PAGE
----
Squadron Leader Todd, from Toronto, New South Wales, survived until July 22, 1944, when he died in the Kempei Tai prison. Todd died from what John Murphy described as “catarrh of the kidneys”, or what Japanese records describe as “malnutrition”. According to Joseph Nason's “Horio, You Next Die”, one of Todd's last requests was that his RAAF wings be hidden from his captors after his death. His resting place is grave D,B,1 in the Bita Paka War Cemetery.

The four evadees from Todd's crew were F/O Ian D.V. Ralfe (third pilot), of Yeppoon, Queensland; P/O Allan B. Liedl (gunner), of Lismore, New South Wales; LAC Richard M. Howard (fitter), of Gambier, New South Wales; and LAC Harold F. Jones (armorer), of Scone, New South Wales.


Feldt, Eric A., The Coast Watchers, 1946, Oxford University Press, New York, N.Y.

Francillon, Rene J., The Royal Australian Air Force & Royal New Zealand Air Force in the Pacific, 1970, Aero Publishers, Inc., Fallbrook, Ca.

Lord, Walter, Lonely Vigil: Coastwatchers of the Solomons, 1977, The Viking Press, New York, N.Y.

McMurria, James A. Trial and Triumph, 1992, James A. McMurria, Columbus, Ga.

Nason, Joseph G. and Robert Holt, Horio, You Next Die, 1987, Pacific Rim Press, Inc., Carlsbad, Ca.

Nelson, Hank, The Return to Rabaul, Journal of Pacific History, Vol. 30, No. 2, December, 1995.

Riddell, Jack, RAAF Catalina Squadrons, First and Furthest: Recounting the Operations of RAAF Catalinas, 1995, Jack Riddell, Murwillumbah, NSW, Australia.

Sakaida, Henry, The Siege of Rabaul, 1996, Phalanx Publishing Company, Ltd., St. Paul, Mn.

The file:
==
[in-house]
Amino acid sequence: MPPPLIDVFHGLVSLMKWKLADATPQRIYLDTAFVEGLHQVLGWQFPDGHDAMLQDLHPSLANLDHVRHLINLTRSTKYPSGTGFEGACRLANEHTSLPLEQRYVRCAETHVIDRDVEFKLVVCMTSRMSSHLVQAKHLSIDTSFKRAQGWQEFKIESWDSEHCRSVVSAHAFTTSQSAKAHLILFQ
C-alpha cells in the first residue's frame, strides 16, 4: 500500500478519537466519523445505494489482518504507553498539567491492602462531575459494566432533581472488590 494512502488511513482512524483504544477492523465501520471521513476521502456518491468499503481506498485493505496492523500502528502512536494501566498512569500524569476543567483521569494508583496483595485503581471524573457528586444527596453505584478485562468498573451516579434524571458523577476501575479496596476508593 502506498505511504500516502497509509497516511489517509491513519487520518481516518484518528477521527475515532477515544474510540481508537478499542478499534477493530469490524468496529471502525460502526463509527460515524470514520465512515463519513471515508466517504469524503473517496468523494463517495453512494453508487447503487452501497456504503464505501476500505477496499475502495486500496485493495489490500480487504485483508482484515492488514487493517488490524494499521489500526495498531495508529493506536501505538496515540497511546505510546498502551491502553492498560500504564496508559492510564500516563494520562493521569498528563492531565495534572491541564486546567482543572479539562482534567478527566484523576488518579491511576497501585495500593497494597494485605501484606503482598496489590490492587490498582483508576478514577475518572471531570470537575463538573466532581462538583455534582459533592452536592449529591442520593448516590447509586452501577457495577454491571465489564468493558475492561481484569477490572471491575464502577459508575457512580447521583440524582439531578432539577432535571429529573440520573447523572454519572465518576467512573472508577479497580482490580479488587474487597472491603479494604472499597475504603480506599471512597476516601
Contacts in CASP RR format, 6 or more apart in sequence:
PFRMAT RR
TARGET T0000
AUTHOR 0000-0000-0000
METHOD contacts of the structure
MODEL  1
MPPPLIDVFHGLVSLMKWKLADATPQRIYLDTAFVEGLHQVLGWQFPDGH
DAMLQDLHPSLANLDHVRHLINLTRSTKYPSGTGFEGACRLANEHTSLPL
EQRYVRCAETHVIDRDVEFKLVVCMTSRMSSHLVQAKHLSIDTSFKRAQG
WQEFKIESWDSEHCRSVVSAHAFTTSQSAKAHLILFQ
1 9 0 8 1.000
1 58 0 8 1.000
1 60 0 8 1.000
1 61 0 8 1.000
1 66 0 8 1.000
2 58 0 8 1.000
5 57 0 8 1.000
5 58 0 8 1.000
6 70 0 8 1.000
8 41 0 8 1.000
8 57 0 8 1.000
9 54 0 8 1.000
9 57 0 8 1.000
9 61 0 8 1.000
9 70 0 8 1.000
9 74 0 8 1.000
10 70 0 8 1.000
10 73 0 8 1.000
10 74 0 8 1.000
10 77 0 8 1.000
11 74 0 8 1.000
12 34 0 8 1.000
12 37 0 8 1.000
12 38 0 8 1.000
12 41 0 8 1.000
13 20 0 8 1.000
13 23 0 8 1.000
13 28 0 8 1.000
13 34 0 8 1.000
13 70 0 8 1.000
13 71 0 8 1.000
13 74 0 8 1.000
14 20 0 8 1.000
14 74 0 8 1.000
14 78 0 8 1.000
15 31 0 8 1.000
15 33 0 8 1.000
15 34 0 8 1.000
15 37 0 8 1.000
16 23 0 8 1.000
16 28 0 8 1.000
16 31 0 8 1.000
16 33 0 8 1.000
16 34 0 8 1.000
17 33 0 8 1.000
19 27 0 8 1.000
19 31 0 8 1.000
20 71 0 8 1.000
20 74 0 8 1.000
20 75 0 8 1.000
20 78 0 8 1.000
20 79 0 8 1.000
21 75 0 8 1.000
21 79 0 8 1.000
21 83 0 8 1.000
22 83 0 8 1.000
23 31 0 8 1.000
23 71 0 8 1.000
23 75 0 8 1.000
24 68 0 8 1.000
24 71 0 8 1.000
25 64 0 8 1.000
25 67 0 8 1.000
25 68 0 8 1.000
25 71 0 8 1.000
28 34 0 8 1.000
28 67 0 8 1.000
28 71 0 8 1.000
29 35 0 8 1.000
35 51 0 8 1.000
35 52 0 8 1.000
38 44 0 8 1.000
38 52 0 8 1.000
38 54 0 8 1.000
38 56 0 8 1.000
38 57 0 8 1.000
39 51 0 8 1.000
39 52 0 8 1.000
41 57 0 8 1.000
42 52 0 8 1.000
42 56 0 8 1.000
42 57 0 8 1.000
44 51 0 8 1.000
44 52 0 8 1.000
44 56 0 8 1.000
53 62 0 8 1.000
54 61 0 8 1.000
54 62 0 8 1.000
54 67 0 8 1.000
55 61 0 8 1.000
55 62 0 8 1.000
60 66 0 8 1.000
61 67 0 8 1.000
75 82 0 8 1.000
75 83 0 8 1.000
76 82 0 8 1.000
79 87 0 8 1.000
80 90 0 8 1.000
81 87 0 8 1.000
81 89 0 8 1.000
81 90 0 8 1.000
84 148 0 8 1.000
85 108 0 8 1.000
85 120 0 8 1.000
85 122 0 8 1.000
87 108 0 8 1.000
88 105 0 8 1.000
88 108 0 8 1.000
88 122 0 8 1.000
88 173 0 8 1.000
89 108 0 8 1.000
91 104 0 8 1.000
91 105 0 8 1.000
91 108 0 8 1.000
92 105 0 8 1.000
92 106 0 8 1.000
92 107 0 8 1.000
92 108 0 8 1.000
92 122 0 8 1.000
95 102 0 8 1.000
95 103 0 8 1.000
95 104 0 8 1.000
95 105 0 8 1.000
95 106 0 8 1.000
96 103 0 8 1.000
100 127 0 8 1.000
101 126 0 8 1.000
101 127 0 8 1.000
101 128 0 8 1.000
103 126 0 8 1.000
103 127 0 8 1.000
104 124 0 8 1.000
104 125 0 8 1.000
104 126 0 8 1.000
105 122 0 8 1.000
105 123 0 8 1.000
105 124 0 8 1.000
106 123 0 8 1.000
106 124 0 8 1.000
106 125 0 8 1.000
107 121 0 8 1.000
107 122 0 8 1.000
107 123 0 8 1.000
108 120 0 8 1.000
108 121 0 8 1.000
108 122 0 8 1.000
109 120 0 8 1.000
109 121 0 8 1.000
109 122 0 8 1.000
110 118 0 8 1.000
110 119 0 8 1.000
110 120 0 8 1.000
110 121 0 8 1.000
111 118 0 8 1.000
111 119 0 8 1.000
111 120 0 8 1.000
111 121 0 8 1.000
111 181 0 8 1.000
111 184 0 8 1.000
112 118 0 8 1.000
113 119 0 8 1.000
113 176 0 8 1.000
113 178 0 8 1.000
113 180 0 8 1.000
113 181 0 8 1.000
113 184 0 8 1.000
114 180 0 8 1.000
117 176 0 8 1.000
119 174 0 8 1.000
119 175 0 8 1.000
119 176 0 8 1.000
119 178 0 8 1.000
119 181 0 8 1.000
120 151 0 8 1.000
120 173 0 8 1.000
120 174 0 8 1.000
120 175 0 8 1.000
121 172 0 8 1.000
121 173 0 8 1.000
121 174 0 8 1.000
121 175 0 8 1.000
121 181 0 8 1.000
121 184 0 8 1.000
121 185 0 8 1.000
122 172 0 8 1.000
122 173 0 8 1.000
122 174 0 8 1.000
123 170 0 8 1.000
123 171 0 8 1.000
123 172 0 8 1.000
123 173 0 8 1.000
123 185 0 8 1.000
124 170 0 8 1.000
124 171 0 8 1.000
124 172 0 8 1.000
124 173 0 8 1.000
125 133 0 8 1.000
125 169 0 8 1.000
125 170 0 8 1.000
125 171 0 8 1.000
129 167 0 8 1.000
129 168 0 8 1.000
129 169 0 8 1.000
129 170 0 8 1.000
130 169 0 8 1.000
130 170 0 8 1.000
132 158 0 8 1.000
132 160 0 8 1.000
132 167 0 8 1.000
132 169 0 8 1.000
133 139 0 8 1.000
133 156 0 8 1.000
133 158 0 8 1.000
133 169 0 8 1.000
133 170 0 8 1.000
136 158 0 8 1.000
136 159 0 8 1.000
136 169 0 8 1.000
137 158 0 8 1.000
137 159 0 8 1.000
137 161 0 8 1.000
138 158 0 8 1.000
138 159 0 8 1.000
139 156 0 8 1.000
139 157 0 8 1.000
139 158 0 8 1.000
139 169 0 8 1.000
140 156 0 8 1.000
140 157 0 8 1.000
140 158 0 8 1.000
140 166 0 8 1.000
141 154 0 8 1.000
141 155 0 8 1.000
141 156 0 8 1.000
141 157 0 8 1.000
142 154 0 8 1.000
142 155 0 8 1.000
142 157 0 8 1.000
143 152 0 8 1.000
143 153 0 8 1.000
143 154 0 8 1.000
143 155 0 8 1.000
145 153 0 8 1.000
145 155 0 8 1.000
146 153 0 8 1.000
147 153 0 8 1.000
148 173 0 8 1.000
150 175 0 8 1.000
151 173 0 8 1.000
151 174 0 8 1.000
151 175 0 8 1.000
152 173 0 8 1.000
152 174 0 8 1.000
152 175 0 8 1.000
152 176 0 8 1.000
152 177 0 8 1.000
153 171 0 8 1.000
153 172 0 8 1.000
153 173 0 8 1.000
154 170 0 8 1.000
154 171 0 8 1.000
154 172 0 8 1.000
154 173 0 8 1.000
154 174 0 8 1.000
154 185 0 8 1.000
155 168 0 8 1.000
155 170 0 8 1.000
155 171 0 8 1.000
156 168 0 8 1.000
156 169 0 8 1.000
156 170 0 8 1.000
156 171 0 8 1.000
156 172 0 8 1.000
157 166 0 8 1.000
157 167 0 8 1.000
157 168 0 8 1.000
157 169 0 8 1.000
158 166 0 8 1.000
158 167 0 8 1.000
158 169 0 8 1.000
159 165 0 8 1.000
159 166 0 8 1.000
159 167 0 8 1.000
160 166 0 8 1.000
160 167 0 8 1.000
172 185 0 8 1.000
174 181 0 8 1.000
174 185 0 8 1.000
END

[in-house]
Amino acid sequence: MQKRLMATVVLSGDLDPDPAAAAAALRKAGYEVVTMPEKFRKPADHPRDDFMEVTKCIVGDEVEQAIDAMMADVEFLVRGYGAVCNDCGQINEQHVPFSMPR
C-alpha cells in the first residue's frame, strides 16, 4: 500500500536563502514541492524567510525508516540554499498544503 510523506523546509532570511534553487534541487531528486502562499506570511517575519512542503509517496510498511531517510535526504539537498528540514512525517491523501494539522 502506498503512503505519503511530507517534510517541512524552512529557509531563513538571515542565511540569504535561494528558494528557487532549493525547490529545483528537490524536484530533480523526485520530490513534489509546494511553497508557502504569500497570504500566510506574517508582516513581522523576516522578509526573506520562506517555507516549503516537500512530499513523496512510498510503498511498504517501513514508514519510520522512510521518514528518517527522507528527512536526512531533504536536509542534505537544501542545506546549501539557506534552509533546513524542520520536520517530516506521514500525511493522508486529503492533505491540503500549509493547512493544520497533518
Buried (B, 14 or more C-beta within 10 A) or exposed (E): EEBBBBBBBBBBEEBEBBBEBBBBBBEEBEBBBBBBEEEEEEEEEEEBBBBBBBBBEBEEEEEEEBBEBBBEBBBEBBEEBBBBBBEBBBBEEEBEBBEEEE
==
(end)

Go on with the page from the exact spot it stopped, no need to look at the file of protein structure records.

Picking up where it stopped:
Stone, Peter, Hostages to Freedom: The Fall of Rabaul, 1994, Oceans Enterprises, Yarram, Victoria, Australia.

Vincent, David, Catalina Chronicle: A History of RAAF Operations, 1978, David Vincent, Paradise, South Australia.

Casualty File A705/15, Item 166/38/834, from the Australian Archives.

History "...I reside close to a disused RAAF base which was a major, if not the largest flying boat base In Australia during the Second World War. It was mainly used as a repair and maintenance/training facility and operated PBY's for several years post war. At it's peak in 1944 the base housed up to 75 catalinas and 3,000 personnel..." Contributed by Richard Butler http://www.pby.com/ [10MAR99]

History RAAF Pix "...RAAF 10 Sqn with SP2H visited Hawaii for exercise "Hawaiian Grampus" in 1967, from Townsville, Australia. 10 Sqn CO Wing Cdr Rodd is greeted by Capt J Chapel of Fleet Air Wing Two, Capt W Matton Commander Fleet Air Wing Two, and Cdr E Lebiedz CO VP-28..." Contributed by Wynnum B. Graham wbg@bigpond.com [18OC98]

History "...I am contacting you to inform you that the Royal Australia Air Force's P3 Refurbishment Project has established two sites on the Internet to provide an information resource for anyone wishing to keep abreast of what is happening with the RAAF AP-3C Aircraft and Mission Simulator development. The AP-3C Aircraft site at http://www.cyberramp.net/~raafp3c and the AP-3C Mission Simulator Website address is http://www.cyberramp.net/~raafp3c/oms. Please take this opportunity to promulgate the addresses to whomever you feel may be interested in reading about the RAAF AP-3C development and I encourage you to establish a link from your sites to these AP-3C pages. Please contact me for any further details..." Contributed by Greg Trott oms@air5276.gvl.esys.com [14MAY98]